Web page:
This is fundamentally about equality. We want our marriage to be recognised as a marriage - just like any other marriage made in Canada. It is insulting and discriminatory to be offered a civil partnership instead. Civil partnerships are an important step forward for same-sex couples, but they are not enough. We want full equality in marriage.
James Welch, Legal Director at Liberty, said:
Our clients entered into a legal marriage in Canada. It is a matter of fairness and equality that they should be treated the same way as any other couple who marries abroad: their marriage should be recognised here. They shouldn't have to settle for the second-best option of a civil partnership.
The High Court announced its judgement on 31 July 2006, finding that the marriage would continue to be recognised as a civil partnership in England and Wales, but not as a marriage. In handing down his ruling, the President of the Family Division, Sir Mark Potter, gave as his reason that "Abiding single sex relationships are in no way inferior, nor does English Law suggest that they are by according them recognition under the name of civil partnership" and that marriage was an "age-old institution" which, he suggested, was by "longstanding definition and acceptance" a relationship between a man and a woman. He described this as an "insurmountable hurdle" to the couple's case. While agreeing that they were discriminated against by the Civil Partnership Act 2004, he considered that "To the extent that by reason of that distinction it discriminates against same-sex partners, such discrimination has a legitimate aim, is reasonable and proportionate, and falls within the margin of appreciation accorded to Convention States." The Attorney General, as Second Respondent, sought £25,000 in costs.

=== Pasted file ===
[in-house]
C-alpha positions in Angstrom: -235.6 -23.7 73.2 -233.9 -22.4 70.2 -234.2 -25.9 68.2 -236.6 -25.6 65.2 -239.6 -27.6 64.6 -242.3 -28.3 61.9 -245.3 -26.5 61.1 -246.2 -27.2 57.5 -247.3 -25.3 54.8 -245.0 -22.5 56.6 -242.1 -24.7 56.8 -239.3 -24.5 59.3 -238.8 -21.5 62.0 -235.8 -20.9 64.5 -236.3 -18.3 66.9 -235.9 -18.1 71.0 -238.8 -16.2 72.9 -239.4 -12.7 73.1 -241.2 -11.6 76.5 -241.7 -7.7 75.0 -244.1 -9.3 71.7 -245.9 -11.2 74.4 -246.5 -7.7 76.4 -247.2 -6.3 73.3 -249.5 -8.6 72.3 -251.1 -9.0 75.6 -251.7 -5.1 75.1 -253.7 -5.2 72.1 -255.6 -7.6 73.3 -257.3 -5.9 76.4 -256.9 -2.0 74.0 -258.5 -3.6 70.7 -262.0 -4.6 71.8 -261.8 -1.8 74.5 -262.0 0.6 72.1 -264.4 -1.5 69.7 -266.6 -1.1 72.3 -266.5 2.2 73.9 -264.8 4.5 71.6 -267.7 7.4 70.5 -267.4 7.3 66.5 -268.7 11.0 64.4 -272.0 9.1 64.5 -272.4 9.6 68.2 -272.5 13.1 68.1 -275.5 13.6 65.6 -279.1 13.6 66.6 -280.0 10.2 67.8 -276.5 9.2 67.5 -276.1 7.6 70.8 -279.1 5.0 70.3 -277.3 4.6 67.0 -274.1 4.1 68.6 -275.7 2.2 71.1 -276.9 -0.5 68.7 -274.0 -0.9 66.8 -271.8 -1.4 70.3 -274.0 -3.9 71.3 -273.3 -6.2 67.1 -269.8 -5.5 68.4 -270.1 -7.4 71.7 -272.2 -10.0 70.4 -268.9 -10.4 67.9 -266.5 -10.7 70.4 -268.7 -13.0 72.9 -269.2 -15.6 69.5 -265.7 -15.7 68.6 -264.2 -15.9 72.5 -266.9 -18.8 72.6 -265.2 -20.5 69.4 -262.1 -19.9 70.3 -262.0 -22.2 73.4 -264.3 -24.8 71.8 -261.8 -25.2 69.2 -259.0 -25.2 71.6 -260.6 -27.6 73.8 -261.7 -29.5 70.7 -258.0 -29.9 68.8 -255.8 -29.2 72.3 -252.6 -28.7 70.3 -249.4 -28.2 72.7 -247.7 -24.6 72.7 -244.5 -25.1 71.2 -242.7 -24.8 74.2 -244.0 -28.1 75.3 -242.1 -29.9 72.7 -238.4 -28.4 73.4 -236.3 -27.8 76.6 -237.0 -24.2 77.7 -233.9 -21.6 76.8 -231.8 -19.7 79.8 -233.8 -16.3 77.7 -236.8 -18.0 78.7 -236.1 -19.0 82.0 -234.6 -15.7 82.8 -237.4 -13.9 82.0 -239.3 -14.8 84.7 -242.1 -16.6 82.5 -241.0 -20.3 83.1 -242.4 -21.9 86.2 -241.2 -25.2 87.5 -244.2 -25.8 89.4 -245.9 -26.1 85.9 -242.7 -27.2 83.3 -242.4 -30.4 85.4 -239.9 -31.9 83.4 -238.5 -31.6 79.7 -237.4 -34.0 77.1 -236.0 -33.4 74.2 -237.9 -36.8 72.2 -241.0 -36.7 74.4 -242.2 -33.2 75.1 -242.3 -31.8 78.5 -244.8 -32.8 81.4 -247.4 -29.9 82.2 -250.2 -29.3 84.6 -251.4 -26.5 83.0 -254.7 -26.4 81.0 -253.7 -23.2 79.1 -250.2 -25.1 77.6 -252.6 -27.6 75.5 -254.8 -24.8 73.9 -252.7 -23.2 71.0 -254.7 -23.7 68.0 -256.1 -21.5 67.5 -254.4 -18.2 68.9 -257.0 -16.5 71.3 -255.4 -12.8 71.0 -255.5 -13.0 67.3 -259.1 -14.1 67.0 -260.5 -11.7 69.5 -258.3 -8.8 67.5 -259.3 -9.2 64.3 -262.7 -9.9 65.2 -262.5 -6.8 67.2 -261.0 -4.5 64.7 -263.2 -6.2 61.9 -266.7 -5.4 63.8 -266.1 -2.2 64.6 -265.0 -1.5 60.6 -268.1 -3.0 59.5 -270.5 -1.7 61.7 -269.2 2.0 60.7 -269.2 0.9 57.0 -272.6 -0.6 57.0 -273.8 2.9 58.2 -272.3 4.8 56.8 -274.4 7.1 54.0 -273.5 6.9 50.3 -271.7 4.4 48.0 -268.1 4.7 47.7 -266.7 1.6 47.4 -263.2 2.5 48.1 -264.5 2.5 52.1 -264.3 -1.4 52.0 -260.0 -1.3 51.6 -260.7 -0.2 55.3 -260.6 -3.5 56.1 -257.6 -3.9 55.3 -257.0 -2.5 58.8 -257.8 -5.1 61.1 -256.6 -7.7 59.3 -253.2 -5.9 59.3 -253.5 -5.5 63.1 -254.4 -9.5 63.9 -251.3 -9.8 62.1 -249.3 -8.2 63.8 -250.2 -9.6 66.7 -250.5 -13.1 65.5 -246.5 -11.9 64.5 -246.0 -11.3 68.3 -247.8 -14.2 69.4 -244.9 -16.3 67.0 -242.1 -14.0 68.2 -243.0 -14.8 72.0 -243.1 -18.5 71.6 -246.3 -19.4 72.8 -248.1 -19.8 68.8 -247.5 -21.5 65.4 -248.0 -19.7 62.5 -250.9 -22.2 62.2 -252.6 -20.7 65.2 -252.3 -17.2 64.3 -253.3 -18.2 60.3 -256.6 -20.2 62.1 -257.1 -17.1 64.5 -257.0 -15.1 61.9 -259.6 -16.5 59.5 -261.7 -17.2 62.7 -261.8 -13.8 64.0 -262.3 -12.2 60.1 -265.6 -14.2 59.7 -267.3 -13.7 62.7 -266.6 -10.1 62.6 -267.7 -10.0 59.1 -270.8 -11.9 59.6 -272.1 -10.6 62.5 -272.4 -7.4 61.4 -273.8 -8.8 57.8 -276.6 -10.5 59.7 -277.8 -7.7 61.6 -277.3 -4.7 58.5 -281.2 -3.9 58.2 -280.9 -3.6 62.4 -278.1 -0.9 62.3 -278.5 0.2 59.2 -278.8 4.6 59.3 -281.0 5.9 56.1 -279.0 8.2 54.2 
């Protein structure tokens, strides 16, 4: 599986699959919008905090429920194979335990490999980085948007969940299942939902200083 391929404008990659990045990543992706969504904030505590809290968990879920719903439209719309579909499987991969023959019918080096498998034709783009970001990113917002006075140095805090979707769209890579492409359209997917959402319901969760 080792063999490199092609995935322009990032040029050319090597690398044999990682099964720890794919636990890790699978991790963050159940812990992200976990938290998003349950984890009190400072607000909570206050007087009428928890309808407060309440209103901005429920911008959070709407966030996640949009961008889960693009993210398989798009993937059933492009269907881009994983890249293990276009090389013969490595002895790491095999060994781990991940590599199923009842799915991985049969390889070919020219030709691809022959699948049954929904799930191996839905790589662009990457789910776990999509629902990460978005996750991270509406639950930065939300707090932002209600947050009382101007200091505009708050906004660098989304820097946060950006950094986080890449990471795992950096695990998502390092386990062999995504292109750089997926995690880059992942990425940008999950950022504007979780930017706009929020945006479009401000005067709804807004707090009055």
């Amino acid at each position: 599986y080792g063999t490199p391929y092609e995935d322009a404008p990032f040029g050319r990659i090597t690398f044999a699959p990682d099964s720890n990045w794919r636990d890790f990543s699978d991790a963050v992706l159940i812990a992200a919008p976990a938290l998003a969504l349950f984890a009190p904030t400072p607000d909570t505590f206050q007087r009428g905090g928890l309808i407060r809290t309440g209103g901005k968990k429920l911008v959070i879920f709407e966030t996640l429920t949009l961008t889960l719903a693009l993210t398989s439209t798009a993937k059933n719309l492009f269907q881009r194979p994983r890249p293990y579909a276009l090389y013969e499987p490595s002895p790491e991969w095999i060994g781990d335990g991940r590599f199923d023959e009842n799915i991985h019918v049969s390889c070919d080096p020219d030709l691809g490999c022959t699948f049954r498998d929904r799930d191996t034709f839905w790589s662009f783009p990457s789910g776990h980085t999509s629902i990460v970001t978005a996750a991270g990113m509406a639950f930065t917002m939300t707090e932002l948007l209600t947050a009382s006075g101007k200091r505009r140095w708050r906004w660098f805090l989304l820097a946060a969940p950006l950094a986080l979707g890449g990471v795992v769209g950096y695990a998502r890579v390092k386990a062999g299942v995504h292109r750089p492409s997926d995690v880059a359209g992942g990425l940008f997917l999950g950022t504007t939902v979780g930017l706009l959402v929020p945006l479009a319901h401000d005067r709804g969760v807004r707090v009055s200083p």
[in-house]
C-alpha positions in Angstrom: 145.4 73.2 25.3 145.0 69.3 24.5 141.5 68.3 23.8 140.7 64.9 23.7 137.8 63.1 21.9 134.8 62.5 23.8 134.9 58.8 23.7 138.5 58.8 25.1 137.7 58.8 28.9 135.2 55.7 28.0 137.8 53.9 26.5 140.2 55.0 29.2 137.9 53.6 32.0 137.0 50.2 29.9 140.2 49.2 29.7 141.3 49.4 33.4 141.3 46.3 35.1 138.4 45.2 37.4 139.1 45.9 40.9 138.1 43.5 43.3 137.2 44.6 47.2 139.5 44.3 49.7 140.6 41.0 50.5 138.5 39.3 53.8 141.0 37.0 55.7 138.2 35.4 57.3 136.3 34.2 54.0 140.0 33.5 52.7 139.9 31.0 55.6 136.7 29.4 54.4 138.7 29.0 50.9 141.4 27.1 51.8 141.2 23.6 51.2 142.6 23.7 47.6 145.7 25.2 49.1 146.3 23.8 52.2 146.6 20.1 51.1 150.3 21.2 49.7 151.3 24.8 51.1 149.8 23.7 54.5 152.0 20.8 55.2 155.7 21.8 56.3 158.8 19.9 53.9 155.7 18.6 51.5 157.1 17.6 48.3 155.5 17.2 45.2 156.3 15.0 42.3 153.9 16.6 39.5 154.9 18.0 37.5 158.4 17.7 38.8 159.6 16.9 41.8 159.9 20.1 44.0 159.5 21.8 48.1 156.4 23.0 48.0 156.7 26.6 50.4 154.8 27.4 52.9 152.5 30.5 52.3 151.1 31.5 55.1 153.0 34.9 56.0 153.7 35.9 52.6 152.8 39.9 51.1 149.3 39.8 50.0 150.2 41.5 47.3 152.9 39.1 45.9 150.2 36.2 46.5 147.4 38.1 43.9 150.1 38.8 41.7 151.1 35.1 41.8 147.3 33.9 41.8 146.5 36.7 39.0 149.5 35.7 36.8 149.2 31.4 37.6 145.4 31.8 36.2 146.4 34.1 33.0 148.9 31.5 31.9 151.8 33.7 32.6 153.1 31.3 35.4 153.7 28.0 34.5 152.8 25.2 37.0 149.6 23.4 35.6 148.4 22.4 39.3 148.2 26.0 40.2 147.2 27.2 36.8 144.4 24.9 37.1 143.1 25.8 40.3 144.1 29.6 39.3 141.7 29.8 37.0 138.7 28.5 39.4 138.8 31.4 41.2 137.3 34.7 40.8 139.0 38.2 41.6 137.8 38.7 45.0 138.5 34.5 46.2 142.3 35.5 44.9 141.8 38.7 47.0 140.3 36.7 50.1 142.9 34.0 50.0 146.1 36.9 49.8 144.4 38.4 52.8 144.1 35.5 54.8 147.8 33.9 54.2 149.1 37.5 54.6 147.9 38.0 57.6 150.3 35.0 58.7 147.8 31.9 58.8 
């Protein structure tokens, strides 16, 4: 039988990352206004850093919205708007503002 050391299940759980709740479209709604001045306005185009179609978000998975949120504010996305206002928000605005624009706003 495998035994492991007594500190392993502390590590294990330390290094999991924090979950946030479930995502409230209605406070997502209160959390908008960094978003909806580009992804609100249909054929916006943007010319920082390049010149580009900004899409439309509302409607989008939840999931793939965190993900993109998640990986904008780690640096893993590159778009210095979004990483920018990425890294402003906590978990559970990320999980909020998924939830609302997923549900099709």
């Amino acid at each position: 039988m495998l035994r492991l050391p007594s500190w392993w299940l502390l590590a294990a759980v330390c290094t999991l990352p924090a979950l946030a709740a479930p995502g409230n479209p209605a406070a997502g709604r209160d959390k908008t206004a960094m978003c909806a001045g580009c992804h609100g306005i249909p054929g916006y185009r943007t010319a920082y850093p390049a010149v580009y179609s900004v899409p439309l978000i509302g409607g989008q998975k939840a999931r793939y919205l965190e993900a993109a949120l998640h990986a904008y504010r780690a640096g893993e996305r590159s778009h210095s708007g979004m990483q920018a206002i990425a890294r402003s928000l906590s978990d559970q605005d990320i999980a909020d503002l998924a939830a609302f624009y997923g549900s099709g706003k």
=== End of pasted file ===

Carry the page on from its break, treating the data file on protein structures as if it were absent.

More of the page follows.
The couple announced their intention to appeal against the decision of the High Court, but later abandoned this due to lack of funds.
- Same-sex marriage in the United Kingdom